“I always reflect on transactions, on what we do on our process and so on. The one thing, even this past season, you go through a rough year, you reflect even more, you try to see where you can improve, where things went wrong,” Anthopoulos said. “The one thing, on some self-reflection on my end, the things I’ve regretted most in my time as the general manager, the decisions that I’ve made, are the decisions where I didn’t follow my instincts — that I’ve made (decisions) and I haven’t done it very often, very few times but I have done it a few times — I’ve made decisions on what the optics might be, what the perception might be, how the media might react and those are the decisions that have bothered me the most.
“The other decisions that I’ve made that I felt good about are the ones — I remember many times with certain transactions walking into Paul’s (Beeston) office saying: ‘I really believe we need to do this. We’re going to get killed for it, it’s not going to look good.’ But at the end of the day it’s the right thing to do and in the long run I believe they ended up being the right things to do.”
He said that was exactly what went through his mind when he thought about bringing Gibbons back.
“Ultimately the first reaction with Gibby could be: ‘You know what, bringing somebody from the past, what’s the perception going to be?’ I stopped myself and said: ‘That’s not what this is about.’ It’s about making the right decision. I’m in this chair to do what I believe is right.”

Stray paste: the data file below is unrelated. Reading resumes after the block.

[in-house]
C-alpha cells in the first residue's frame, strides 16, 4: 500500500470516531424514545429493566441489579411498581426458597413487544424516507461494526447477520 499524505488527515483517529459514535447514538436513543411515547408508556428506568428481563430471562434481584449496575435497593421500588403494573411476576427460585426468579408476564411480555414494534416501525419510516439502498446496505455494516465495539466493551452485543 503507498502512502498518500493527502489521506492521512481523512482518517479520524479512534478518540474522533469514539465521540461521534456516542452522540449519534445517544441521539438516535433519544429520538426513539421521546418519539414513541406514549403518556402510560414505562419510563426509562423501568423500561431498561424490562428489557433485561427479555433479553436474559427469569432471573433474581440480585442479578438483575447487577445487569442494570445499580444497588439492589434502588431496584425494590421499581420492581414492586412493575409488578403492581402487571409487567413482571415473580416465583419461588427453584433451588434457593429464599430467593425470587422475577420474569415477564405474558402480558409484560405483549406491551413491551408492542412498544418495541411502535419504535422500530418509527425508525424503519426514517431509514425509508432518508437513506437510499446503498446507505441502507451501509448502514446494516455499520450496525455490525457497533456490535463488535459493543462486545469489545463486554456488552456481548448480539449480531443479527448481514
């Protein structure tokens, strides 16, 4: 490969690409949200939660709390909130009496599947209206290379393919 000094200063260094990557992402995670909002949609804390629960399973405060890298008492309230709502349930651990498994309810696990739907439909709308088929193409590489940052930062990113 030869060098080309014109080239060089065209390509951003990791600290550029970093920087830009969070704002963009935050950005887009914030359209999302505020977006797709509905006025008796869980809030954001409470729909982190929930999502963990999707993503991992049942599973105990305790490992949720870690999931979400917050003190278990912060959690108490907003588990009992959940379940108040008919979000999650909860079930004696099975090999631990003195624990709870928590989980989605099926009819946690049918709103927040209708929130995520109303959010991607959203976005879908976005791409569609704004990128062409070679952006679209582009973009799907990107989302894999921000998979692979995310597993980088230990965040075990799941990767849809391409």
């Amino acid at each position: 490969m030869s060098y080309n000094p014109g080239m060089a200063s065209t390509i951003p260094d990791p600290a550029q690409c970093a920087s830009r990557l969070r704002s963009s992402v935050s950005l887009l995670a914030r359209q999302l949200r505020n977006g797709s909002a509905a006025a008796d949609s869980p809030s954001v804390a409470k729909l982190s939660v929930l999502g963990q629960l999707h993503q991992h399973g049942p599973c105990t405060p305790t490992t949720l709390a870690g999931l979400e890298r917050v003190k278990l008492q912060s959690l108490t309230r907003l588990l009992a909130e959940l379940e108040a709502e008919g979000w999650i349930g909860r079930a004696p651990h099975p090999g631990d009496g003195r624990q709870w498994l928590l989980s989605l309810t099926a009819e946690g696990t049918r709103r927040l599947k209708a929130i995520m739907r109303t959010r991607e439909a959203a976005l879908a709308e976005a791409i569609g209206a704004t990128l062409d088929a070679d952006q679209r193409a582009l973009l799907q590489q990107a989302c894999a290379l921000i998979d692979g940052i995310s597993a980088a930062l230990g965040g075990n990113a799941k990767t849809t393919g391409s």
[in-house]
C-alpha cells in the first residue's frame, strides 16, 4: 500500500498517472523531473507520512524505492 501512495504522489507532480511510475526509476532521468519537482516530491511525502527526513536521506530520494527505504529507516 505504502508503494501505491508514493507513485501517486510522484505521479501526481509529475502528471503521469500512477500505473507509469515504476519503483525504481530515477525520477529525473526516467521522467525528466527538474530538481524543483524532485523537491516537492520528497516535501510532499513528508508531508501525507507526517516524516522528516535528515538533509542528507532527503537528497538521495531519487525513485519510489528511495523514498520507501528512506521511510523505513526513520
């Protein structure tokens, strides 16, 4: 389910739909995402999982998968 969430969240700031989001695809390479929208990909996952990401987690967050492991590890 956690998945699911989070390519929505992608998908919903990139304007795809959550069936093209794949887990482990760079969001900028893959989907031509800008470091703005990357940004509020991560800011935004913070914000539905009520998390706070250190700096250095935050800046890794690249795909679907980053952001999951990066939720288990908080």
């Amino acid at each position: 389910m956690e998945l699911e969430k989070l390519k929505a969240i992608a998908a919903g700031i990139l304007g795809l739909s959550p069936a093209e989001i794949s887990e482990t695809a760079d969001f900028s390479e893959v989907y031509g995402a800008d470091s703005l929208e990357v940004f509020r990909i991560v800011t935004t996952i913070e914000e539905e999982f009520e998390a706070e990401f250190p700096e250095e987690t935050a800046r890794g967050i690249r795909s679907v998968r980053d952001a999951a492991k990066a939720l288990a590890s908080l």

Anthopoulos was quick to add that optics and perception weren’t behind the Farrell hire, but given the passion he displayed on Tuesday you have to wonder.
As for Gibbons, he was thunderstruck.
“This came as a big surprise to me,” Gibbons said. “It’s really a thrill and an honour to be back. I never would have guessed that this could happen ... To go out on a limb and bring back an individual who was here a few years ago is a big thing for them. It’s not easy to do.”
For Anthopoulos, though, it was as easy as pie.
STANDING UP TO HILLENBRAND A POSITIVE
John Gibbons isn’t particularly proud of how he dealt with problems he had with Shea Hillenbrand and Ted Lilly in the past.
In his first life as the Jays manager, Gibbons challenged Hillenbrand to a fight after the latter wrote that “the ship is sinking” on the clubhouse chalkboard. He and Lilly got into it after Gibbons removed the left-hander from a game.
On Tuesday at his news conference following his re-hiring, Gibbons said he handled the situations poorly.
Anthopoulos, though, was quick to jump in and say he didn’t have a problem with either incident. In fact, he was proud of Gibbons both times.
“We’ve talked about that and I don’t have a problem with it. I actually look on it as a strong point,” Anthopoulos said. “The reason being, what happened with Shea Hillenbrand — he better be confronted and sometimes with a manager at times, it needs to be done in front of his teammates. I don’t know any other way to deal with that.
“I know it didn’t reflect who he (Gibbons) was, we know he’s a great guy and easy to play for but if you push, he will react. It doesn’t define him but it shows if you do push and he has to react he will react and I think it’s important.”
One of the criticisms of Farrell’s two season was that sloppy play and mistakes and bad decisions weren’t addressed.